Downregulation of KGFR (FGFR2-IIIb) expression after 24-h treatment with KGF was also noted at protein level by western immunoblotting of cell lysates of two SCC cell lines (Figure 6G). Downregulation of KGFR mRNA by KGF in SCC and HaCaT cells was also abrogated by PD98059 providing evidence for the role of ERK1/2 signaling in the regulation of KGFR expression (Figure 6H and 6I).

KGF downregulates MMP-13 and KGFR expression in Ha-ras-transformed HaCaT cells via ERK1/2

To further corroborate the role of ERK1/2 signaling in the downregulation of MMP-13 and KGFR in transformed epidermal cells, we examined MMP-13 expression in three Ha-ras-transformed HaCaT cell lines (A5, II4, and RT3), which represent an in vitro model for different stages of cutaneous SCC tumor progression. A5 is a benign tumorigenic cell line, II4 cells form invasive malignant tumors, and RT3 forms metastatic tumors in vivo [44], [45]. As shown in Figure 7A, invasive II4 cells and metastatic RT3 cells displayed more potent activation of ERK1/2, as compared to benign tumorigenic A5 cells. Interestingly, the expression level of MMP-13 mRNA correlated negatively with ERK1/2 activation and the tumorigenic potential of the cell lines (Figure 7B). In addition, the expression of KGFR mRNA correlated negatively with the tumorigenic potential of Ha-ras-HaCaT cells and their basal ERK1/2 activation (Figure 7C). KGF significantly downregulated MMP-13 expression and PD98059 inhibited the downregulation in A5 and II4 cells, but not in the metastatic cell line (RT3) which expressed KGFR and MMP-13 mRNA at very low level (Figure 7B,C). KGF also potently downregulated KGFR mRNA expression in A5 and II4 cells and co-treatment of cells with PD98059 potently abrogated KGF-induced downregulation of KGFR (Figure 7C).

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Figure 7. KGF downregulates MMP-13 and KGFR expression in Ha-ras-transformed HaCaT cells via ERK1/2.

Three Ha-ras-transformed HaCaT cell-derived lines (A5, II4, and RT3) were used. A5 is benign tumorigenic cell line, II4 forms invasive malignant tumors, and RT3 cells form metastatic SCCs in vivo. (A) A5, II4, and RT3 cultures were serum-starved overnight and the cell lysates were analyzed for phosphorylated ERK1/2 (p-ERK1/2) and total ERK1/2 by western blotting. β-actin was determined as loading control. (B, C) Serum-starved A5, II4, and RT3 cells were pre-treated with PD98059 (30 µM) for 1 h and KGF (10 ng/ml) was added. After 24 h, total RNA was extracted and analyzed for MMP-13 mRNA (B) and KGFR mRNA (C) using qPCR. The amplification results were normalized for β-actin mRNA levels in each sample. *p<0.05, **p<0.005, with independent samples T-test, n = 3.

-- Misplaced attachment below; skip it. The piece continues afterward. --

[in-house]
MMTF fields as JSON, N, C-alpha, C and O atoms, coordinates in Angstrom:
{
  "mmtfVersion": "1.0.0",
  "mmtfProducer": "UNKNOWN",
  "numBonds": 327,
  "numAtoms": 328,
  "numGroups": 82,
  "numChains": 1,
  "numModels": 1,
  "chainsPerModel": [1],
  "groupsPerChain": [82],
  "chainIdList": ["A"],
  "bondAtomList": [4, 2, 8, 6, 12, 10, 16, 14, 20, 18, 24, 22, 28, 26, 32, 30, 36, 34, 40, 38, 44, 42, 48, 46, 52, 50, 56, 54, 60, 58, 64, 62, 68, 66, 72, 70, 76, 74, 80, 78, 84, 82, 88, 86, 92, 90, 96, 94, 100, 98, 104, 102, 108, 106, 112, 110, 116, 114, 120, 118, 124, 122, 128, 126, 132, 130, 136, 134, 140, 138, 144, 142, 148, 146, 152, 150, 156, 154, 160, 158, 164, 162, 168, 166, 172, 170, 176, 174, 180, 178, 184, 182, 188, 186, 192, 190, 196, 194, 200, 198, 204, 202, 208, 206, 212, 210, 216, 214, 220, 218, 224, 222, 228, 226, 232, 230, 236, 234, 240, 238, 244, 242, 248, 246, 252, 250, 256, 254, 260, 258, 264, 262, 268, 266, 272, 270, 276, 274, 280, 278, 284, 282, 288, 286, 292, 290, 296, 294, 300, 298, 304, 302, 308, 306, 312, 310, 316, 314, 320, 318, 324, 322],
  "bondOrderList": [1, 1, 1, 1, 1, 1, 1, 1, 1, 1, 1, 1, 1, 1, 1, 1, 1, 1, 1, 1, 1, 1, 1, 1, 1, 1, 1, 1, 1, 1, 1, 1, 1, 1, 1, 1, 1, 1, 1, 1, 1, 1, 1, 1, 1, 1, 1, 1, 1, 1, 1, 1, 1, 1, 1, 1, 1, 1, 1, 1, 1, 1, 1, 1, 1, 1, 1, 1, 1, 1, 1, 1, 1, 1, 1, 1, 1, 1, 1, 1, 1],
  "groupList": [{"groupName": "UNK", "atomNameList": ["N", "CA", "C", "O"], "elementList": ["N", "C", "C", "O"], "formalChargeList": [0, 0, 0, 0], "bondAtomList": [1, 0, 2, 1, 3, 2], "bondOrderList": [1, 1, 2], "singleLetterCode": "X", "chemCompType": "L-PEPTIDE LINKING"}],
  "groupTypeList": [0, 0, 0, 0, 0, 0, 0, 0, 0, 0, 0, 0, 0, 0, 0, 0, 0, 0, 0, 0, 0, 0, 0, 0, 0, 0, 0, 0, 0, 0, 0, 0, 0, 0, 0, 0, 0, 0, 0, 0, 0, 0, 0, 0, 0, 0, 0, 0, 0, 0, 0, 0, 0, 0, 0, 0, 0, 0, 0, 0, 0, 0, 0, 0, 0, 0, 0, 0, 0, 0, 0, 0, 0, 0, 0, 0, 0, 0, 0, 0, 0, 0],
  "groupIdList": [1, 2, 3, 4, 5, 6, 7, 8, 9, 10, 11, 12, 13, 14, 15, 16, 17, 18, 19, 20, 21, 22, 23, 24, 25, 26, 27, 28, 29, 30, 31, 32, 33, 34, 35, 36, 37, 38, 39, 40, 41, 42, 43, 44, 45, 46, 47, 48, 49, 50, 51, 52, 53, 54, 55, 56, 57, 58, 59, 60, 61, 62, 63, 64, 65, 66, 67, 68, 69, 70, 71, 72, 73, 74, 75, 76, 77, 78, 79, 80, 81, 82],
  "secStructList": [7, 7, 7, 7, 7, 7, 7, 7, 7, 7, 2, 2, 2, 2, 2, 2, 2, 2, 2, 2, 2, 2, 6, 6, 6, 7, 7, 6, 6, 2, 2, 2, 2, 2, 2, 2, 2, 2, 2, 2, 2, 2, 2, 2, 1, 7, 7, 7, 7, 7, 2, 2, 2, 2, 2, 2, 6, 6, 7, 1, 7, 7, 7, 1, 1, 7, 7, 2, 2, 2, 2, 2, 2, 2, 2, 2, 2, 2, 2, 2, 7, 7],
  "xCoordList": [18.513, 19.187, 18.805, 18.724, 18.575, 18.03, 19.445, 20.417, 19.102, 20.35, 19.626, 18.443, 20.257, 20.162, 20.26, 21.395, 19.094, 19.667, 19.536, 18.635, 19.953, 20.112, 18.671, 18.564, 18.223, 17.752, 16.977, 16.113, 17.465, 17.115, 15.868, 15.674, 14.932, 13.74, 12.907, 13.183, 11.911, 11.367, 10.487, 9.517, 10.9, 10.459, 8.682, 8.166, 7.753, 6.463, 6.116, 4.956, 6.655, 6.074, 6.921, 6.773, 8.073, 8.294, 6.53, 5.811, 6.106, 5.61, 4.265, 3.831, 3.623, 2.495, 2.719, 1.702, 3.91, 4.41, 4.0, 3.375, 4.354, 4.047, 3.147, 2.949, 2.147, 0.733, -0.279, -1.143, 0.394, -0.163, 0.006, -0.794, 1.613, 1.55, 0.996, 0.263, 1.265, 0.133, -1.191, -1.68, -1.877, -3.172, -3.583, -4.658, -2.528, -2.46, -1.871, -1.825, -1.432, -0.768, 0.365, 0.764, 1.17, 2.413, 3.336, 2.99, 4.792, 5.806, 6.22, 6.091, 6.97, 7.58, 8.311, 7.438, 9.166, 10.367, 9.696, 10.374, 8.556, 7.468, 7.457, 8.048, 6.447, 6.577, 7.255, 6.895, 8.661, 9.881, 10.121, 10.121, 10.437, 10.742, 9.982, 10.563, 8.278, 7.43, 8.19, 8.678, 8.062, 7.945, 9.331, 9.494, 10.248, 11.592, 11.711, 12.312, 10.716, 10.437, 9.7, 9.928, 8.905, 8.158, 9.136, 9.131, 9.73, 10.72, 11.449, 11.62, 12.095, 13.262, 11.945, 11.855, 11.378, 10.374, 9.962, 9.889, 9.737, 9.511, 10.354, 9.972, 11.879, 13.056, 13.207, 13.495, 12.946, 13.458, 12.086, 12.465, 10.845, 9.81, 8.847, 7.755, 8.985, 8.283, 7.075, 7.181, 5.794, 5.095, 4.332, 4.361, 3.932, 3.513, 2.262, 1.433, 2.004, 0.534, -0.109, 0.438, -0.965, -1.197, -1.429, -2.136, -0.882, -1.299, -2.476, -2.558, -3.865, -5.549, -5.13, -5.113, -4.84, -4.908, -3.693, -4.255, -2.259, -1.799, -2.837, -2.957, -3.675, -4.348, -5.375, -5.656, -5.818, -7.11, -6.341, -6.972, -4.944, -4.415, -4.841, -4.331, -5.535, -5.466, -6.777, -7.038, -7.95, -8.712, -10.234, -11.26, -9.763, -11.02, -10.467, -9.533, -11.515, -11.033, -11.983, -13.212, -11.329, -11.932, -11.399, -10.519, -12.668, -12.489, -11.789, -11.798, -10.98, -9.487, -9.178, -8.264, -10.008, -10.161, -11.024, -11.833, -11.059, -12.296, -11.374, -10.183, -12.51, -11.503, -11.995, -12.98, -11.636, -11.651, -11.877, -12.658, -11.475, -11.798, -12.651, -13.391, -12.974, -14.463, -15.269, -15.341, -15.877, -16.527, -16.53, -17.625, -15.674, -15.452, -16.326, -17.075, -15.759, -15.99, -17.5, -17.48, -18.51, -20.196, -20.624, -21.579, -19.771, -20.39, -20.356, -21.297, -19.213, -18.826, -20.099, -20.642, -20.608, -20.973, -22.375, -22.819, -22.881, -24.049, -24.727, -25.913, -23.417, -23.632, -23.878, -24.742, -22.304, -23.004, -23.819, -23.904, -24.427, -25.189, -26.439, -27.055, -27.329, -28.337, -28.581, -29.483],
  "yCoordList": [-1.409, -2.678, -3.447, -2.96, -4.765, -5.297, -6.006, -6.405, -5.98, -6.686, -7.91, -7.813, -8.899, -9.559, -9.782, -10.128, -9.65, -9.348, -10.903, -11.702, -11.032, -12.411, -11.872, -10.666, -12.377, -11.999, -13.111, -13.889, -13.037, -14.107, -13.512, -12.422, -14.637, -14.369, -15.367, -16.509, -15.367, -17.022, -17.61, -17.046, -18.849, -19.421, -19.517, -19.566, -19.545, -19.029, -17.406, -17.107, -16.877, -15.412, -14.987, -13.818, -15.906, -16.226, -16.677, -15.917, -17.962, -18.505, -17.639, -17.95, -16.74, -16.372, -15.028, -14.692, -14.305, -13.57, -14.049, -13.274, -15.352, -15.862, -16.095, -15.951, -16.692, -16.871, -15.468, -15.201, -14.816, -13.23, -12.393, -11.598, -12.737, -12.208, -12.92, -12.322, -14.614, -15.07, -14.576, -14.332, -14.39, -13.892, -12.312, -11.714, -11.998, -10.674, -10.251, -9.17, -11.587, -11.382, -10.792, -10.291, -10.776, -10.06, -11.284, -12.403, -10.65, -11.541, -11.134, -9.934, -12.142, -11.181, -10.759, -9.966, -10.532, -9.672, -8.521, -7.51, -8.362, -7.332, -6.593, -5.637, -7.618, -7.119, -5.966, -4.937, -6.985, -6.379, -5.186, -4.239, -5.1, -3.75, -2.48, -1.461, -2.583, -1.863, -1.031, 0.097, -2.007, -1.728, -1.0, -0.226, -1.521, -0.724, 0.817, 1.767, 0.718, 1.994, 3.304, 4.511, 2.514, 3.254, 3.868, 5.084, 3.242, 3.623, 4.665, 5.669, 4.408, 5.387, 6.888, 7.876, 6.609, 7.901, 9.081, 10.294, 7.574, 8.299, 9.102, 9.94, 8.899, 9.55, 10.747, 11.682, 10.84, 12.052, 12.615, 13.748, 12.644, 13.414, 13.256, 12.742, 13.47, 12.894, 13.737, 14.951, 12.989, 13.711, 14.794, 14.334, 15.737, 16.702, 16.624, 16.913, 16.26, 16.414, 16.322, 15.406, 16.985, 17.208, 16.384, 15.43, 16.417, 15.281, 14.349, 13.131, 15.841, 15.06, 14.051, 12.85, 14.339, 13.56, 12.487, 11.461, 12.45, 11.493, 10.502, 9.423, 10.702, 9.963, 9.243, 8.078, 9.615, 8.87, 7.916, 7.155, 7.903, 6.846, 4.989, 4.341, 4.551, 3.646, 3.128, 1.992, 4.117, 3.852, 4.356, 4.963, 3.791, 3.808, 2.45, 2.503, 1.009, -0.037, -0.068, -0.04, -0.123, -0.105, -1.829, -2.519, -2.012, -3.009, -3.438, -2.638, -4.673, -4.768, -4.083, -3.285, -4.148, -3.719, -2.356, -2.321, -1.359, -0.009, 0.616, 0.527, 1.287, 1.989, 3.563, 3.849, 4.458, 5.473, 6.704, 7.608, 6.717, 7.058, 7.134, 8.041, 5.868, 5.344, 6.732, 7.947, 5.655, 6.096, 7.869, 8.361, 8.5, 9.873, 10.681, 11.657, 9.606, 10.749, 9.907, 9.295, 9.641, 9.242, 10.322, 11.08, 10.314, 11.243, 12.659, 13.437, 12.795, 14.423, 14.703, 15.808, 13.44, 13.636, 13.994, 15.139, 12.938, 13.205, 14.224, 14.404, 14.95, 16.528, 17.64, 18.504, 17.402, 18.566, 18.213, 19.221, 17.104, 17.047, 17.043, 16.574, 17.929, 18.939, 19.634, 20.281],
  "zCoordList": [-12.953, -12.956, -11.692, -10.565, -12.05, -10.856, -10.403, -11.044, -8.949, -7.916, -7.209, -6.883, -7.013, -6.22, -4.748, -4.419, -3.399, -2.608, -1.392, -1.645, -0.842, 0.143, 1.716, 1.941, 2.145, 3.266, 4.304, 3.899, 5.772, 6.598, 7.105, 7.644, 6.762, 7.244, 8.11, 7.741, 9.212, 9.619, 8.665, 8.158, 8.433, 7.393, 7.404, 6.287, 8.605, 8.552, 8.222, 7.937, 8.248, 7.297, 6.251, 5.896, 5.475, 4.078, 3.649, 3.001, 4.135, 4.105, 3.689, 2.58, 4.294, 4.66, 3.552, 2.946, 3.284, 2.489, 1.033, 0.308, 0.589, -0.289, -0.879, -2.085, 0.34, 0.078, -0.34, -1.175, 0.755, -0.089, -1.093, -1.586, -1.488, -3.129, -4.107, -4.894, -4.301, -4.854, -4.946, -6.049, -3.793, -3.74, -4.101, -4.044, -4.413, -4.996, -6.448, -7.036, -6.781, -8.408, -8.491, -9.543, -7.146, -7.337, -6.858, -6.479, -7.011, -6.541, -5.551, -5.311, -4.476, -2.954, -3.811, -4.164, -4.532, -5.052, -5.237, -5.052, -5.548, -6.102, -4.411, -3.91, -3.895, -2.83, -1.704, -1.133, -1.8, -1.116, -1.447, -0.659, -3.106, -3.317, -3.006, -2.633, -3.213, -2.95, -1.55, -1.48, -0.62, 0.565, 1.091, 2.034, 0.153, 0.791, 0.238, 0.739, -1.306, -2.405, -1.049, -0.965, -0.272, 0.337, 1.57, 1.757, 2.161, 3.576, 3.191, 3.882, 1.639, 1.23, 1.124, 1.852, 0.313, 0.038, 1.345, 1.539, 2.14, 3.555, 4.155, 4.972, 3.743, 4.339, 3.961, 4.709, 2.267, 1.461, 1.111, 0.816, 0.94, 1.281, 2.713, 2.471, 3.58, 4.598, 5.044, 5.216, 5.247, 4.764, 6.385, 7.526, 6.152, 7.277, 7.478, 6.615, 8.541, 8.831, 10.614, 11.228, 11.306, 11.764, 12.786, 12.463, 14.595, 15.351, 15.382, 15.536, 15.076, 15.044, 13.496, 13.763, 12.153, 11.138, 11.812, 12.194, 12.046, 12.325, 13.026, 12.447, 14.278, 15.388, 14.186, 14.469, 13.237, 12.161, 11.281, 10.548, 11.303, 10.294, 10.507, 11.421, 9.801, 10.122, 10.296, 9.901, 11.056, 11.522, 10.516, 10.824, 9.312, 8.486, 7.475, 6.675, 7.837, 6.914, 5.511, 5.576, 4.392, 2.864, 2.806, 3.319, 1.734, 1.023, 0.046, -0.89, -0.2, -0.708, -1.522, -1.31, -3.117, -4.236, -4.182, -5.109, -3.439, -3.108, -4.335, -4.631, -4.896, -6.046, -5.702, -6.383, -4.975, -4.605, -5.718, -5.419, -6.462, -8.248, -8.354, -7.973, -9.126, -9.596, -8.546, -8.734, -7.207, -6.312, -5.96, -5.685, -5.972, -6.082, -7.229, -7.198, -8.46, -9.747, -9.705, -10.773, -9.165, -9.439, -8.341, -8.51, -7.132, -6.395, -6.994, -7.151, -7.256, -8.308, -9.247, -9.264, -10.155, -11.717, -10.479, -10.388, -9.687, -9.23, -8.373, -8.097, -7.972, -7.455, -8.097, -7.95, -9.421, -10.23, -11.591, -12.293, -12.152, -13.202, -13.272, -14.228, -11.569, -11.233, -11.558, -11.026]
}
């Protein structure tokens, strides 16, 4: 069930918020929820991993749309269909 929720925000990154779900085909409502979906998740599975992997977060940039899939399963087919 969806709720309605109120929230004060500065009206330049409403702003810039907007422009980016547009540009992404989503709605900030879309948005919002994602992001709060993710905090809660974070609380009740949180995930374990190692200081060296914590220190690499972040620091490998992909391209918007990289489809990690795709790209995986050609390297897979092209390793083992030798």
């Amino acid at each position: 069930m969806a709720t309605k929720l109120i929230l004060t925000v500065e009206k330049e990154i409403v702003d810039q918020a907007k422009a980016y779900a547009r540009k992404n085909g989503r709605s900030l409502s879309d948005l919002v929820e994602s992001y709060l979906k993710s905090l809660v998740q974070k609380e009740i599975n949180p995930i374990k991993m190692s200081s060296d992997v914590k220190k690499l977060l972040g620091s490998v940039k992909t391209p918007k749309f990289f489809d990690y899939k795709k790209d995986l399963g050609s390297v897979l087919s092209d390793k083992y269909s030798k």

http://dx.doi.org/10.1371/journal.pone.0033041.g007

Activation of ERK1/2 downregulates MMP-13 and KGFR expression in HaCaT cells

To study the specific role of ERK1/2 pathway in the downregulation of MMP-13 and KGFR expression, we used adenoviral gene delivery (RAdMEK1CA) of constitutively active MEK1 (the upstream kinase of ERK1/2) to obtain specific activation of ERK1/2 (Figure 8A). As shown in Figures 8B and 8C, activation of ERK1/2 in HaCaT cells resulted in marked reduction in MMP-13 and KGFR mRNA expression, as compared to cells transduced with control adenovirus (RAdLacZ). Together these results (Figures 7 and 8) provide evidence for the involvement of ERK1/2 signaling in downregulation of MMP-13 and KGFR expression in SCC cells and show, that specific and sustained ERK1/2 activation results in downregulation of MMP-13 and KGFR expression.

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Figure 8. Activation of ERK1/2 downregulates MMP-13 and KGFR expression in HaCaT cells.

Serum-starved HaCaT cells were infected with control adenovirus RAdLacZ or with adenovirus RAdMEK1ca harboring constitutively active MEK1 at MOI 500. (A) Cell lysates were harvested 18 h after infection and analyzed for phosphorylated ERK1/2 (p-ERK1/2) and total ERK1/2 by western blotting. β-actin was determined as loading control. (B) Total RNA was extracted 48 h after infection and analyzed for MMP-13 mRNA by qPCR. The amplification results were normalized for GAPDH mRNA levels in each sample. (C) Total RNA was extracted 24 h after infection and analyzed for KGFR by qPCR, as described in (B).

http://dx.doi.org/10.1371/journal.pone.0033041.g008

Discussion

In this study we have examined the effect of KGF, a potent epithelial cell mitogen, on cutaneous SCC cells. Our results show, that most SCCs of skin in vivo express mRNAs for KGF and KGFR, and that the level of KGFR expression is significantly lower than in normal skin. The expression of KGFR was also detected in the majority of primary and metastatic cutaneous SCC cell lines, although 20% of the cell lines were negative for KGFR. Interestingly, treatment of KGFR positive SCC cell lines with recombinant KGF or by conditioned medium of human skin fibroblasts overexpressing KGF after recombinant adenoviral infection did not stimulate SCC cell proliferation indicating altered response to KGF. In contrast, KGF clearly stimulated proliferation of HaCaT cells and normal epidermal keratinocytes. KGF treatment of cutaneous SCC cells induced a rapid and persistent activation of ERK1/2, which was over by 48 h, whereas in HaCaT cells ERK1/2 activation induced by KGF was more persistent and persisted at least 48 h. In normal keratinocytes the activation of ERK1/2 was rapid and transient. Thus, although ERK1/2 was rapidly activated in both SCC cells and HaCaT cells the results of the present study do not provide mechanistic explanation for the difference between SCC cells and HaCaT cells with respect to the mitogenic response to KGF. This difference could be related to the magnitude and persistence of ERK1/2 activation by KGF, which appeared less prominent in SCC cells compared to HaCaT cells. However, our results show, that in cutaneous SCC cells, KGF induced activation of ERK1/2 does not mediate mitogenic signaling, in contrast to HaCaT cells and normal epidermal keratinocytes. As HaCaT cells, which harbor inactivation of both p53 alleles represent an early step in the epidermal carcinogenesis, it is possible that KGF stimulates proliferation of p53 negative keratinocytes in the UV-damaged skin. However, as a result of malignant transformation, keratinocytes appear to lose the mitogenic response to KGF, and also KGFR expression as will be discussed below. These observations are in accordance with previous findings on lack of mitogenic effect of KGF on head and neck SCC cells [24].